On Wednesday, the fund announced that it was borrowing $10 billion from a group of international banks, including JPMorgan, Citigroup and Bank of America. The loan would help “accelerate” the fund’s investment program, according to a news release.
It is not hard to see why the crown prince is pressing for quicker results driven by an Aramco share sale. The economy has yet to see big payoffs from his plans. Unemployment among Saudi nationals remains high at 12.7 percent.
What remains indisputable is how big Aramco is. On Sunday, the company said it had earned $68 billion for the year through September — a figure that, even if weighed down by lower oil prices, gives it a financial and production heft that analysts have said would lure in international investors.
Still, questions are likely to dog Aramco executives and their army of advisers as they continue to pitch prospective investors on the offering. Some will center on how the company has recovered from a devastating drone and missile attack in September that temporarily shut down half its production.
Aramco sought to minimize the attack’s effect on customers through measures like tapping inventories outside the kingdom, offering buyers different crude grades, and increasing production from other fields.
The physical damage may have been largely repaired, but investors will probably remain worried that its facilities remain vulnerable to assault, given the political tensions between Saudi Arabia and its neighbors.
“There is a risk of further attacks on Saudi Arabia, which could result in economic damage,” Fitch Ratings said in September when it downgraded Saudi Arabia’s credit rating to A, from A+.
Investment in Saudi Arabia has generally been tempered by the killing and dismemberment of the Saudi dissident and journalist Jamal Khashoggi by Saudi agents last year. Prince Mohammed has accepted responsibility for the killing, but denied ordering it. Those concerns, though, were hard to find at last week’s investment conference, where Wall Street executives and world leaders converged.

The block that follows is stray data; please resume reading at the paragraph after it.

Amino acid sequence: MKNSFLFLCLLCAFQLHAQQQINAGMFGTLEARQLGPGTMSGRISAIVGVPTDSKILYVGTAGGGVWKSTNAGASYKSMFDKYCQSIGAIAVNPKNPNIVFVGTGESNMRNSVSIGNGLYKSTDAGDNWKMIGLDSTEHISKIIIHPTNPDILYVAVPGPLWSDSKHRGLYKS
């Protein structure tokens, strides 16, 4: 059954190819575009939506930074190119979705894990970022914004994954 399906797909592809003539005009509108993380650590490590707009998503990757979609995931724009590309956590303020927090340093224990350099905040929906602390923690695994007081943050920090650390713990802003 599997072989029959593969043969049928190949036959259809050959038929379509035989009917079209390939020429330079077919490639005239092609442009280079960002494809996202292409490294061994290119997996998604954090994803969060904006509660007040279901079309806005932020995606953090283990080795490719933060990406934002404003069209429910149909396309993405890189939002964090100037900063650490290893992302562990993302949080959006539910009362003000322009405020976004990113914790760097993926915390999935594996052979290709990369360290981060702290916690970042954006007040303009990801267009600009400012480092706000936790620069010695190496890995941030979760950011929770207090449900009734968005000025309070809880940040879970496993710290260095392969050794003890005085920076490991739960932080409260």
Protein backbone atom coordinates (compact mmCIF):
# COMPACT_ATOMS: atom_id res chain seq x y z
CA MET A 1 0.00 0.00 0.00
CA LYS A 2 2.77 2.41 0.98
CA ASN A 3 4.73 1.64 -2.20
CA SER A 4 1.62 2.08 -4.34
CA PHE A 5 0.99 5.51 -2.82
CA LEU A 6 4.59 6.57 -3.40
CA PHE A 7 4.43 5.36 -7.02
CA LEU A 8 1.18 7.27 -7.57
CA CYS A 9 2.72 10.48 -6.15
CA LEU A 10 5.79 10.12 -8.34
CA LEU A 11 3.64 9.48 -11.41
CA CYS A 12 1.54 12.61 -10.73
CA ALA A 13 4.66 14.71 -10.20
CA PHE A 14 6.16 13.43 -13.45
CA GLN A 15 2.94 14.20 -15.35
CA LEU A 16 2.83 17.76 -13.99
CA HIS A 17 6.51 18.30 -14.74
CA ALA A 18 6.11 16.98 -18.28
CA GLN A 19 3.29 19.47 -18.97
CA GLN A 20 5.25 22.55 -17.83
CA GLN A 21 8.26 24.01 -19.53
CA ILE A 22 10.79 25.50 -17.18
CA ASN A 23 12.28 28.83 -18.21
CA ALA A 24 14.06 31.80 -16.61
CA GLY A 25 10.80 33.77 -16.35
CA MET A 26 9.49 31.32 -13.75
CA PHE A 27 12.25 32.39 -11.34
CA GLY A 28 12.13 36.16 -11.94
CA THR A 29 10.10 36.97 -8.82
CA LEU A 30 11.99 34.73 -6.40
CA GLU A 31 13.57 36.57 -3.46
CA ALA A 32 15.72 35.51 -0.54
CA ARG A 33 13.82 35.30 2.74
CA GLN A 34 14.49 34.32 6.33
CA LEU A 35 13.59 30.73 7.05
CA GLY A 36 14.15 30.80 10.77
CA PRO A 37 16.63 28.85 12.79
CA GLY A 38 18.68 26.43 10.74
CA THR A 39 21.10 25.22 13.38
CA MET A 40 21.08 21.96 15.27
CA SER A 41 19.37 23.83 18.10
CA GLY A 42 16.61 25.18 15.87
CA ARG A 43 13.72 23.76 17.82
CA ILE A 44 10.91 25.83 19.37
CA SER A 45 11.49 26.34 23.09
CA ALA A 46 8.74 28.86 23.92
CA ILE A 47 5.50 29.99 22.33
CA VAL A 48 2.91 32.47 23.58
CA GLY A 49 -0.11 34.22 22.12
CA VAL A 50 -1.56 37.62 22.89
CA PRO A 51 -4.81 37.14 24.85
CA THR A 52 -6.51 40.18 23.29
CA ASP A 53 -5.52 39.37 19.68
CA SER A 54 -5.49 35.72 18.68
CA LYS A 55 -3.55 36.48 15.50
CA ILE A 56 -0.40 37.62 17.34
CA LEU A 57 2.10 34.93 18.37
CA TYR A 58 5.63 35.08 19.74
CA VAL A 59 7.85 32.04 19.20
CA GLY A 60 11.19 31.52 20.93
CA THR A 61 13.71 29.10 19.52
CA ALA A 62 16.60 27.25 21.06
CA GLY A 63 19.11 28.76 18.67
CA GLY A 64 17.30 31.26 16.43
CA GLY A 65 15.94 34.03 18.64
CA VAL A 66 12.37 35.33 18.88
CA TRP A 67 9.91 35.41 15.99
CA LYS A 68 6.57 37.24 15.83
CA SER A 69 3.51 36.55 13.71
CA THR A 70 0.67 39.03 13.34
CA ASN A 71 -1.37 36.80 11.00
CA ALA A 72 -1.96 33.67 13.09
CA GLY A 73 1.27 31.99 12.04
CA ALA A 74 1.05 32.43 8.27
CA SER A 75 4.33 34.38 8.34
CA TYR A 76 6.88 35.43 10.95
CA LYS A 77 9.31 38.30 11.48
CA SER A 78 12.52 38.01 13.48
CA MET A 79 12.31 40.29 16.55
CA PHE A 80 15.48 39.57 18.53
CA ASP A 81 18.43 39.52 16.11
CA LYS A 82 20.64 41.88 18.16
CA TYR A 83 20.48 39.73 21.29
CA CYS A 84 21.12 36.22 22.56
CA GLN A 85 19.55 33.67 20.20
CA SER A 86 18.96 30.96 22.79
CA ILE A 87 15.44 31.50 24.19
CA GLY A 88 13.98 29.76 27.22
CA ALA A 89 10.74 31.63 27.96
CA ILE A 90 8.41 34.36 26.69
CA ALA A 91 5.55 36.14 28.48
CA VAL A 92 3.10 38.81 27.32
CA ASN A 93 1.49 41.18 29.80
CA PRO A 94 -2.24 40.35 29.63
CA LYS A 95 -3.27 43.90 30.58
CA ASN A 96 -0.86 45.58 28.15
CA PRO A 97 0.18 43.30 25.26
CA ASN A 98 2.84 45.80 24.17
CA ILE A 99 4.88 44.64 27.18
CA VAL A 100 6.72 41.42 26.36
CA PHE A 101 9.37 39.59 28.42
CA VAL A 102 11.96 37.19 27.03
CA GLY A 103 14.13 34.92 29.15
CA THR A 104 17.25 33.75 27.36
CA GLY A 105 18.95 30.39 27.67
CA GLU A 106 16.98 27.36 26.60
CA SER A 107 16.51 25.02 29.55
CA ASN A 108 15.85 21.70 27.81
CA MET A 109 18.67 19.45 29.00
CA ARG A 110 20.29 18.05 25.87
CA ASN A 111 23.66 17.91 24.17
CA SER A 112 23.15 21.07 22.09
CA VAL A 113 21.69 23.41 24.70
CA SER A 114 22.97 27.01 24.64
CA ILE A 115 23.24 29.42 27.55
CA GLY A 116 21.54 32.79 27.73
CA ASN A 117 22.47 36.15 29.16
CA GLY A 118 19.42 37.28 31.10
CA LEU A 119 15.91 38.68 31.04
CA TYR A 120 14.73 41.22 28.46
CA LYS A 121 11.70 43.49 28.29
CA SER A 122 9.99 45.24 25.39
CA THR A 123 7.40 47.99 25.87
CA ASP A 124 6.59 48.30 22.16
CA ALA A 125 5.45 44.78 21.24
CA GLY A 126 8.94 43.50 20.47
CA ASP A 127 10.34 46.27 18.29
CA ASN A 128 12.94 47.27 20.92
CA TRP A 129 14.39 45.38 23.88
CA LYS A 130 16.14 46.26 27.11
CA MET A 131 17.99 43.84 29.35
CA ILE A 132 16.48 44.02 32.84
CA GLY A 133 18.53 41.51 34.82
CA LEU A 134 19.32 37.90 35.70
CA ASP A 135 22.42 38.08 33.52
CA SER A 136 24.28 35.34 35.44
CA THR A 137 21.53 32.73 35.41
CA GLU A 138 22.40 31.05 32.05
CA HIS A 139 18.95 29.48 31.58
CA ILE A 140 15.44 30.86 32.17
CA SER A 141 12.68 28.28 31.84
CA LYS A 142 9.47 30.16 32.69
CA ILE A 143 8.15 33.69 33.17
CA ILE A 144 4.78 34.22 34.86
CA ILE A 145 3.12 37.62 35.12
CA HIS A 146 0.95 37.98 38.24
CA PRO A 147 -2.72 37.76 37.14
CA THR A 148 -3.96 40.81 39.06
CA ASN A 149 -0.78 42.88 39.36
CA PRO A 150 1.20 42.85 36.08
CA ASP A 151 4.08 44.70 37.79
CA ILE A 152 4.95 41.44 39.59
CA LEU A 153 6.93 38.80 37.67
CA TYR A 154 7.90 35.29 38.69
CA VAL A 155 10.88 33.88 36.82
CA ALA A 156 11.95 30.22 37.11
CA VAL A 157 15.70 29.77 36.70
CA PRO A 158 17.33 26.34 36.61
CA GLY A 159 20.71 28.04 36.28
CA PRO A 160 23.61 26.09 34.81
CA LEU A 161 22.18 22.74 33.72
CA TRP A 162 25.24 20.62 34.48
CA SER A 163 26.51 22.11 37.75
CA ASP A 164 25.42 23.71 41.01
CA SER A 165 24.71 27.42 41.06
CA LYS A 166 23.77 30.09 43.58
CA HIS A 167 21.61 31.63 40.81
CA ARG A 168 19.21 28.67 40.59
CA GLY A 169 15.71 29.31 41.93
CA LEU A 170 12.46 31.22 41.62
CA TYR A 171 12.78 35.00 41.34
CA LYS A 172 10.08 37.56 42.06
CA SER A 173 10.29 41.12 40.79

Aramco’s ability to attract investors may been undermined by doubts about the future of fossil fuels, as climate change drives interest in renewable energy. Top institutional investors like the Singaporean sovereign wealth fund Temasek have already suggested they will reduce their exposure to fossil fuels, potentially ruling them out as backers of Aramco.
Aramco officials are addressing those concerns by putting around $600 million a year into research and development in areas like more efficient car engines and vehicles equipped with devices for capturing much of the carbon dioxide emissions that they produce.
The company is also investing in plants and joint ventures aimed at funneling more of its oil into chemicals, which Aramco’s leadership believes will see relatively strong growth in the coming decades, when demand for transportation fuels may fall off as alternatives like electric vehicles become more available.
In March, Aramco said it planned to acquire a 70 percent stake in a Saudi petrochemical giant, known as Sabic, for $69.1 billion.
“The pessimism around oil is misplaced,” Aramco’s chief technology officer, Ahmad Al Khowaiter, said in a recent interview at the company’s headquarters in Dhahran. “The growth is in materials; it is in chemicals,” he added.
Michael de la Merced reported from London, and Stanley Reed from Riyadh.